Steve Mecca (“Chain D.L.K.”)
This new album by Russian composer/electronic music pioneer Edward Artemiev is a companion volume to his recent album, “Invitation to Reminiscences”, in that “Mood Pictures” is another compilation of his music for a number of movies and TV shows, both international and for Russian consumption. As before, the emphasis is on his orchestral work, with some electronic music mixed in there for atmospherical purposes. The eighteen tracks cover quite a representation of his move and TV work, the music swinging between quite commercial work for Hollywood and then his signature electronic music for projects aimed at the art house. As with “Invitation”, the album works very well as a collection of instrumental pieces, with just a few tracks featuring voices and choirs. But this album is full of one thing, atmosphere - each track creates a different mood or ambience, different ways of using musical language to convey a movie or TV show’s storyline. The album opens with the theme to “Siberiada”, a big movie theme in all the right ways: slow burn start, rousing anthemic melody and big choir topping it off. The next track, “Swing”, is also from the same movie, but has a more electronic ambience and is much more cosmic sounding - while track 3, another slice from “Siberiada”, is electronic with a rock band mixed in there for more oomph. And that is just the first three tracks! I have to admit that none of the movies or TV shows these soundtracks are from are familiar to me, but that doesn’t really matter as if you take the album as a whole it is a varied and fascinating showcase of the musical world of one of Russia’s most successful composers and musicians.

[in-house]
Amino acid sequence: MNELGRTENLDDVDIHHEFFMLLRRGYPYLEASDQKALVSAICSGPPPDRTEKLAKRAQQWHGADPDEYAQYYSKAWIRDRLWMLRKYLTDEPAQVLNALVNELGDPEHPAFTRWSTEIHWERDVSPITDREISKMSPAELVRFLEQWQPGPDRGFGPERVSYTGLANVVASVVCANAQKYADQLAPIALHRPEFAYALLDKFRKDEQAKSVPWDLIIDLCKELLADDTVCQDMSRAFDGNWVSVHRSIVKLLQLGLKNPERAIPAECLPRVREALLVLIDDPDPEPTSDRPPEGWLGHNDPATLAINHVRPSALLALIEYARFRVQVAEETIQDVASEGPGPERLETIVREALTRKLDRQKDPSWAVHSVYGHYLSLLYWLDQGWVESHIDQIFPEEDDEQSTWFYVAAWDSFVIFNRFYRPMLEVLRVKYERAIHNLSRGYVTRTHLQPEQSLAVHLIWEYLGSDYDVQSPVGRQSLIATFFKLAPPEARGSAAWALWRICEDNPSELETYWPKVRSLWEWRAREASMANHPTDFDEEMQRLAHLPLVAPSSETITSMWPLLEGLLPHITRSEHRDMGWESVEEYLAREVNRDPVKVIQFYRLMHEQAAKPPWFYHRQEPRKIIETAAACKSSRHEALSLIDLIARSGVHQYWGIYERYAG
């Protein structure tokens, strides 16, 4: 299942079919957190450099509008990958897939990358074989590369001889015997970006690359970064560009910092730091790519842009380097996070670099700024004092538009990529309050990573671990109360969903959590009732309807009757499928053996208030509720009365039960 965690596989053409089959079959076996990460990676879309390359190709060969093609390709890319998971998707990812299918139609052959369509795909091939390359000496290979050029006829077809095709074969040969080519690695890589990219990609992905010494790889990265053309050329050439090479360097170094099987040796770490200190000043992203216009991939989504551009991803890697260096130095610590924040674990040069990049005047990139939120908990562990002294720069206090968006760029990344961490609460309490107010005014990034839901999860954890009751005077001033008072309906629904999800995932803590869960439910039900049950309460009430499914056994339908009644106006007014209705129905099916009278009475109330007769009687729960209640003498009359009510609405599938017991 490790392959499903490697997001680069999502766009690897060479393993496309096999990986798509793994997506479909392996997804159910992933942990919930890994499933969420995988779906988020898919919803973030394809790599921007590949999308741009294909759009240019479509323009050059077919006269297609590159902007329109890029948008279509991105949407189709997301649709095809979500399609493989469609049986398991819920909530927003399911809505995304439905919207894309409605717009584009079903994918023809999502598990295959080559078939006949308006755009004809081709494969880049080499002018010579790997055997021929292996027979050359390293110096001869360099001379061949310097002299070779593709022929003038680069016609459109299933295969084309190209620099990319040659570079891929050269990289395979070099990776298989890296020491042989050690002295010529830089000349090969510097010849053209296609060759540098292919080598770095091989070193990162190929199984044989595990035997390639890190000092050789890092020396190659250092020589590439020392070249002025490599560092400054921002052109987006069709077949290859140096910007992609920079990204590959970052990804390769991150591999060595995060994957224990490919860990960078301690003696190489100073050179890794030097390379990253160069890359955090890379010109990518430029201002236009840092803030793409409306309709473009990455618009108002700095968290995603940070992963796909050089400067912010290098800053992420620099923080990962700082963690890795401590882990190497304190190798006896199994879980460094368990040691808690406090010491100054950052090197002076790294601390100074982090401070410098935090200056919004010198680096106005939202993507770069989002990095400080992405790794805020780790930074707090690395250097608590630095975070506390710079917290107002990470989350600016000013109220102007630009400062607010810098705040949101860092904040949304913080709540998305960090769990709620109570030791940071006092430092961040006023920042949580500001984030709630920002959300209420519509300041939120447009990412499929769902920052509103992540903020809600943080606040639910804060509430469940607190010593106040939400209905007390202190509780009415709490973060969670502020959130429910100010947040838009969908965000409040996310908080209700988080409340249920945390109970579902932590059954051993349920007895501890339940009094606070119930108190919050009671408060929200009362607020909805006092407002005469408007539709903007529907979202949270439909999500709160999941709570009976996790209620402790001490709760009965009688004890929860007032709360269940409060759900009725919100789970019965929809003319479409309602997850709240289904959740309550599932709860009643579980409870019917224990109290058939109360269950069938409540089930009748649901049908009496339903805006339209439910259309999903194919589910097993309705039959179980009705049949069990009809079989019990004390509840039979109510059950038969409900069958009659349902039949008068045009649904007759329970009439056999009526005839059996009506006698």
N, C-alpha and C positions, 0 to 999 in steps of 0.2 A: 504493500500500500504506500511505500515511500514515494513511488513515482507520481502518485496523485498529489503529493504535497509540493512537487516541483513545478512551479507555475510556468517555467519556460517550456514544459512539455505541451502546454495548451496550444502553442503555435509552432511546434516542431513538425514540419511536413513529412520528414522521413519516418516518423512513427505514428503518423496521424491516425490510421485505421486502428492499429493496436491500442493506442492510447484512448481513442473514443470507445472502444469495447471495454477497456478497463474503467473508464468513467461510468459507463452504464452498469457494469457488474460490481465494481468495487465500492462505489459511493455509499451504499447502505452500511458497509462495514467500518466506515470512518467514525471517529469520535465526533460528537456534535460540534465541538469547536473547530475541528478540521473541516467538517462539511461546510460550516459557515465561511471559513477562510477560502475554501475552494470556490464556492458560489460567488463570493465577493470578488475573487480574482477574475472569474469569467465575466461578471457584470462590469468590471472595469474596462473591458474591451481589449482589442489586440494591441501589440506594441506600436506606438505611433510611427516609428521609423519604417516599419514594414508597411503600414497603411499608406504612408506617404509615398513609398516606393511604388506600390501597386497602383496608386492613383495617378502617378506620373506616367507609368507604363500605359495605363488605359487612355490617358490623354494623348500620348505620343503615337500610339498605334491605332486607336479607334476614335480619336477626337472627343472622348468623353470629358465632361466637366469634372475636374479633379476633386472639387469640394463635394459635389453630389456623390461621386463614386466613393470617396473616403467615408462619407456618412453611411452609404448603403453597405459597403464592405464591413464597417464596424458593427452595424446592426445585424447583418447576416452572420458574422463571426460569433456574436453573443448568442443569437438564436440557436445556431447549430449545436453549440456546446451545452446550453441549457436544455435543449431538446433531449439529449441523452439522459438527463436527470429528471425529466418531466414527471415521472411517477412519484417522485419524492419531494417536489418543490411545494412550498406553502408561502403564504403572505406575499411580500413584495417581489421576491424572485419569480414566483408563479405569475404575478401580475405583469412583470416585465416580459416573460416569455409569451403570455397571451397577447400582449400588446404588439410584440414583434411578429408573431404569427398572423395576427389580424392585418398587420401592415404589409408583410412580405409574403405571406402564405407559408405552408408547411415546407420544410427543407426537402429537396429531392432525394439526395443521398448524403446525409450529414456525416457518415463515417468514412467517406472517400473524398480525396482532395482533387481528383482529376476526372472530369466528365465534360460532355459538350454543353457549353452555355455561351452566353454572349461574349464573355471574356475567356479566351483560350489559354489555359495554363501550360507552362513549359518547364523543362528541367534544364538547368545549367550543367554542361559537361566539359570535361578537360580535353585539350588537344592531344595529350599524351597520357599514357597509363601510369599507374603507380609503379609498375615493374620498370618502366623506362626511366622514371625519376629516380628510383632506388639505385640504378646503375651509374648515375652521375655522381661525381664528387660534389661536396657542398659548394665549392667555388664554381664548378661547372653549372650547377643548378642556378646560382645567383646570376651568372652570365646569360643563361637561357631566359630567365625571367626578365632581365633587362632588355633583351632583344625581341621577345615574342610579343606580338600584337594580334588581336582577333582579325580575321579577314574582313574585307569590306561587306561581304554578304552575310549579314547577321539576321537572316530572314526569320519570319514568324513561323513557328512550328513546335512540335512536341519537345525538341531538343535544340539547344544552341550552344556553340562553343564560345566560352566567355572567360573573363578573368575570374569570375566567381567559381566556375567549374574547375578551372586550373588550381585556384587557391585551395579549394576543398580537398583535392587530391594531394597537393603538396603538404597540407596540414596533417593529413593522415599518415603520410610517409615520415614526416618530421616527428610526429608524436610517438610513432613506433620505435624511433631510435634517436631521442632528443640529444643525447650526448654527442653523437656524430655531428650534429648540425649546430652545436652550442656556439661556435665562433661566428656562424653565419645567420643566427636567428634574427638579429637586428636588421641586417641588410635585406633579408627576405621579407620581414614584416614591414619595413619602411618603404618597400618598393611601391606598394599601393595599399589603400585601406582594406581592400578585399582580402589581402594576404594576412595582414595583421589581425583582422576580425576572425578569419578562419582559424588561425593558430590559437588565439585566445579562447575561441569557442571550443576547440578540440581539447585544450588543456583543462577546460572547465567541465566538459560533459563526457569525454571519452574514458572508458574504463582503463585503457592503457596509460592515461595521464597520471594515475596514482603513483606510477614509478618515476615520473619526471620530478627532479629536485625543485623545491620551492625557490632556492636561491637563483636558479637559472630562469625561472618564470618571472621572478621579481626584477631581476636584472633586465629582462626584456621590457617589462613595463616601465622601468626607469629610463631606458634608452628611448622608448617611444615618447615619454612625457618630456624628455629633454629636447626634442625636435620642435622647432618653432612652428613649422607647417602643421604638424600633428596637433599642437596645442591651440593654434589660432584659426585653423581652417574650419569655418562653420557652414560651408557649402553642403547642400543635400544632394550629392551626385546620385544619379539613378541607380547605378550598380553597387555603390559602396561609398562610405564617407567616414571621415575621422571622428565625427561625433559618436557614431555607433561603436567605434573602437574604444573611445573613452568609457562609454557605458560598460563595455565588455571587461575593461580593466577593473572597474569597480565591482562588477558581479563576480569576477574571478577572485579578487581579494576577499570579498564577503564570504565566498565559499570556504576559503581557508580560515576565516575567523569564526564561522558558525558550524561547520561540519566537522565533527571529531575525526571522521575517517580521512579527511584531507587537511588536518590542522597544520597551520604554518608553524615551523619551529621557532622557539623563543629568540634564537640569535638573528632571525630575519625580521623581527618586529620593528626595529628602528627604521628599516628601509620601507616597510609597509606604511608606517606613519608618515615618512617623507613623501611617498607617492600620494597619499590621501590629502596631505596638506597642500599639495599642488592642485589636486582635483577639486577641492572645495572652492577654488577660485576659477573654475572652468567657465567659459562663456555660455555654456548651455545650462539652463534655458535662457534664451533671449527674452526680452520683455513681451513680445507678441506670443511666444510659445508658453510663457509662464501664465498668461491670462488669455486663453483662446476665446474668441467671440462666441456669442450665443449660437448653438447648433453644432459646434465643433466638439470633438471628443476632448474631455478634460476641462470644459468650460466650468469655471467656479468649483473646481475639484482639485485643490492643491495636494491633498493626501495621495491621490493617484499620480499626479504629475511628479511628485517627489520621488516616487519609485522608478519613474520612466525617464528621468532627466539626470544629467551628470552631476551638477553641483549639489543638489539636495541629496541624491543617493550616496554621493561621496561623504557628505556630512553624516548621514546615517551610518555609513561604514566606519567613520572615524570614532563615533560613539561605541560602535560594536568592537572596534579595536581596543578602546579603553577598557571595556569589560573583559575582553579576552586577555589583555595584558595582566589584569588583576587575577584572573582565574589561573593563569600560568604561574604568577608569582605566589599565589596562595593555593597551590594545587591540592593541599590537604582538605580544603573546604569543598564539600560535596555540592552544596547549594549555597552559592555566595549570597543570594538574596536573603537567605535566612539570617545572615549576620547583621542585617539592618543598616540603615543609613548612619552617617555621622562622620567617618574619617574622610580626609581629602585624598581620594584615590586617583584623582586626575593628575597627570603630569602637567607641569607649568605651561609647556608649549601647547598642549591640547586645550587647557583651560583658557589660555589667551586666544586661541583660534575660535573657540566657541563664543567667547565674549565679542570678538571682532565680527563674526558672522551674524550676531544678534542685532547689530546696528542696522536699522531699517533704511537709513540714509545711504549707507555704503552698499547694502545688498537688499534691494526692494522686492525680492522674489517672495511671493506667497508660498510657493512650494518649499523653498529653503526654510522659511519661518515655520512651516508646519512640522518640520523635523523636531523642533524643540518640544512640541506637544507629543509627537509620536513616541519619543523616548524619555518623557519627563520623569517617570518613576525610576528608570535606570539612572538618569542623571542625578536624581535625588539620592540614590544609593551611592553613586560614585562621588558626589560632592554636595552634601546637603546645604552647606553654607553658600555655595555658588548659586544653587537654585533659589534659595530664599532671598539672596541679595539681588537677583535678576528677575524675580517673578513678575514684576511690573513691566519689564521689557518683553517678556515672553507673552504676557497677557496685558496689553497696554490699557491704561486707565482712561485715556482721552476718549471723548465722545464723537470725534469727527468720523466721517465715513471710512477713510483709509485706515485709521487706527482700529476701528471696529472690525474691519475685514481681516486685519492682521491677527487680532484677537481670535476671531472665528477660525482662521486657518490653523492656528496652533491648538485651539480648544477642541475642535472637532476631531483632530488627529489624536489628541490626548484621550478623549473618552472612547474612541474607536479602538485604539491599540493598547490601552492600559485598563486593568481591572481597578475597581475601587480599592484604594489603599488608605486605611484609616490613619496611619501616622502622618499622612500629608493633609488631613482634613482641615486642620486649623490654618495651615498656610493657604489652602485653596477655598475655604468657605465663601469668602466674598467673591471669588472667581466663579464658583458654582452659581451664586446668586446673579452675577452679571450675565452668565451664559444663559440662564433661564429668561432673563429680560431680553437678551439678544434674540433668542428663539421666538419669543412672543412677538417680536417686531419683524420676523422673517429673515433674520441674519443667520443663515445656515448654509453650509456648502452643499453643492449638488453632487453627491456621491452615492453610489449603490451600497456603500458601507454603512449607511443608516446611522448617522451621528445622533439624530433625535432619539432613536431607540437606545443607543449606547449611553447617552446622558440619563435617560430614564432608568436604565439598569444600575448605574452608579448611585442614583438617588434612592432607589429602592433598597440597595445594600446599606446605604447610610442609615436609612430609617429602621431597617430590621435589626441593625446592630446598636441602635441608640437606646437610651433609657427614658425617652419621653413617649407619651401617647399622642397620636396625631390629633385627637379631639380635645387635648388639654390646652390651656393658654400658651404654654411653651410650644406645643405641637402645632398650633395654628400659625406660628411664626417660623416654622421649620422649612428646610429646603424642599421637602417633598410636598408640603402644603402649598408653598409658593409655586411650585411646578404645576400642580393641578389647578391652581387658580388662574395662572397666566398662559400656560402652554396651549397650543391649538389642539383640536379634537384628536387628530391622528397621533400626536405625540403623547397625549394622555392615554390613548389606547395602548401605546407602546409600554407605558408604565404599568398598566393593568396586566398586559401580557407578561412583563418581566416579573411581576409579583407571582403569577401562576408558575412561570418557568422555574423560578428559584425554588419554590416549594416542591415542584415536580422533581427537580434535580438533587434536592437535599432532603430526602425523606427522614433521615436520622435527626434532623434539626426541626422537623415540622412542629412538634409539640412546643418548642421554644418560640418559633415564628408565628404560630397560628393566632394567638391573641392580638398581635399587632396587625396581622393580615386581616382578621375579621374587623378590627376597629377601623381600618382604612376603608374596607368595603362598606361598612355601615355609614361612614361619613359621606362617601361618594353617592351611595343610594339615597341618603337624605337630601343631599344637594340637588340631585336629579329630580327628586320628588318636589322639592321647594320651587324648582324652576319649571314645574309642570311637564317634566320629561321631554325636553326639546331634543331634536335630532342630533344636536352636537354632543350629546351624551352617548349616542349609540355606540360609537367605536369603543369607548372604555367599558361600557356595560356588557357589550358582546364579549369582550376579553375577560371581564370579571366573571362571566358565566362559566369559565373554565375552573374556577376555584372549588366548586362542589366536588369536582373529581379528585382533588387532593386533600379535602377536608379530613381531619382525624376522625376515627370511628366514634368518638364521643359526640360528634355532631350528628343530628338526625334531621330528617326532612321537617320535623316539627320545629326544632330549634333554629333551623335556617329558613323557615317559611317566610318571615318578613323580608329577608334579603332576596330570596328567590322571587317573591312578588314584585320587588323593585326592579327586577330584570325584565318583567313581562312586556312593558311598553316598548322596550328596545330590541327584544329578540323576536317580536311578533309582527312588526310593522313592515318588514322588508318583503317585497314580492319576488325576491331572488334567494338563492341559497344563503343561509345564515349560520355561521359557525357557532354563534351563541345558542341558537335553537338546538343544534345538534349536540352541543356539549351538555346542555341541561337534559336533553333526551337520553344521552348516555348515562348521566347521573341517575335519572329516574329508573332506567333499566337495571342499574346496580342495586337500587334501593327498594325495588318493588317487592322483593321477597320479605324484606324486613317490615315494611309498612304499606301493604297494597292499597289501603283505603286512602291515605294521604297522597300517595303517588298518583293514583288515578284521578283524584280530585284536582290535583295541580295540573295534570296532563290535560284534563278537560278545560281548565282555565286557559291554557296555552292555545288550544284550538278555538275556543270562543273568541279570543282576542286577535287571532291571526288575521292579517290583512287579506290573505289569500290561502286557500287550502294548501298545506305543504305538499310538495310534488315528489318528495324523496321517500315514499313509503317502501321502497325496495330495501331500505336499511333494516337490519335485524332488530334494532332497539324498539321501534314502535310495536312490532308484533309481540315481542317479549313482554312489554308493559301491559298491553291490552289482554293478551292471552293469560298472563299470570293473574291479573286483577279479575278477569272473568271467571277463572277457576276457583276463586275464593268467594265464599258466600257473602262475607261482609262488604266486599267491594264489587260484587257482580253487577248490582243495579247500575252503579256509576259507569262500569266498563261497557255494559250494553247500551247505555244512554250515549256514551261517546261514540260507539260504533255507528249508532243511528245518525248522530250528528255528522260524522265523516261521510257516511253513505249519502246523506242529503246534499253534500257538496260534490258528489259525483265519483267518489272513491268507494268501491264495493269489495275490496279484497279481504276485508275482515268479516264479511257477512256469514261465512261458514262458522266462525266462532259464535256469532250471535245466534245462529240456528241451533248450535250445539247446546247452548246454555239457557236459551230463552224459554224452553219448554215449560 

John M. Peters (“The Borderland”)
“Mood Pictures” consists of 18 excerpts from films that Edward Artemiev scored. Many of the tracks are performed by Artemiev while others are performed by The State Orchestra of Cinematography. The first three tracks are from the movie “Siberiada”, starting off in full orchestra mode, moving into spaced out electronics with a tasty guitar solo, and finishing with a raucous space-prog assault. Nice! Other highlights include the symphonic Klaus Schulze-like “Fox Hunting”. “Credo” is a high intensity orchestrated piece with a “Phantom of the Opera” vibe that covers a tremendous amount of territory in barely over 2 minutes. There are three tracks from the movie “The End of Eternity”. It starts off as an angelic choir driven piece, moving into fast paced thematic electronic space rock, and finishes up in dark foreboding symphonic prog mode. And I like the mixture of space electronica and soundscape atmospherics on “Dialog with a Computer”.